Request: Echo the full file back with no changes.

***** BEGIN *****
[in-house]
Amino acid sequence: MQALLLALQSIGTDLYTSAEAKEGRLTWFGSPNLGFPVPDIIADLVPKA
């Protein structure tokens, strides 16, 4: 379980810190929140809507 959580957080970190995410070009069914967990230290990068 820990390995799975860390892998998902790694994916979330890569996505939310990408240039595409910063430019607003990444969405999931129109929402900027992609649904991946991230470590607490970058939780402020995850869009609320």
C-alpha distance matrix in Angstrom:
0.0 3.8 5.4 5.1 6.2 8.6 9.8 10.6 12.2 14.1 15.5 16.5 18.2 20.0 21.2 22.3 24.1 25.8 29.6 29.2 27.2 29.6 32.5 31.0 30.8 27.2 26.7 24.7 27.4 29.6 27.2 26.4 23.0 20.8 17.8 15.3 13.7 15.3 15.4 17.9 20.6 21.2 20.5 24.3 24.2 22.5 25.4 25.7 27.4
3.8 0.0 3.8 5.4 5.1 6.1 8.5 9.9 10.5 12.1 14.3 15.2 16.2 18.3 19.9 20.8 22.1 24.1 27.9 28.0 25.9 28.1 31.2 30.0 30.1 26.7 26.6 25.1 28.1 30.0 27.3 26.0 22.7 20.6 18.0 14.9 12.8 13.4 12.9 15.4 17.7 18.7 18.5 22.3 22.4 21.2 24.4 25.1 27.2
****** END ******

[in-house]
Amino acid sequence: MQALLLALQSIGTDLYTSAEAKEGRLTWFGSPNLGFPVPDIIADLVPKA
């Protein structure tokens, strides 16, 4: 379980810190929140809507 959580957080970190995410070009069914967990230290990068 820990390995799975860390892998998902790694994916979330890569996505939310990408240039595409910063430019607003990444969405999931129109929402900027992609649904991946991230470590607490970058939780402020995850869009609320």
C-alpha distance matrix in Angstrom:
0.0 3.8 5.4 5.1 6.2 8.6 9.8 10.6 12.2 14.1 15.5 16.5 18.2 20.0 21.2 22.3 24.1 25.8 29.6 29.2 27.2 29.6 32.5 31.0 30.8 27.2 26.7 24.7 27.4 29.6 27.2 26.4 23.0 20.8 17.8 15.3 13.7 15.3 15.4 17.9 20.6 21.2 20.5 24.3 24.2 22.5 25.4 25.7 27.4
3.8 0.0 3.8 5.4 5.1 6.1 8.5 9.9 10.5 12.1 14.3 15.2 16.2 18.3 19.9 20.8 22.1 24.1 27.9 28.0 25.9 28.1 31.2 30.0 30.1 26.7 26.6 25.1 28.1 30.0 27.3 26.0 22.7 20.6 18.0 14.9 12.8 13.4 12.9 15.4 17.7 18.7 18.5 22.3 22.4 21.2 24.4 25.1 27.2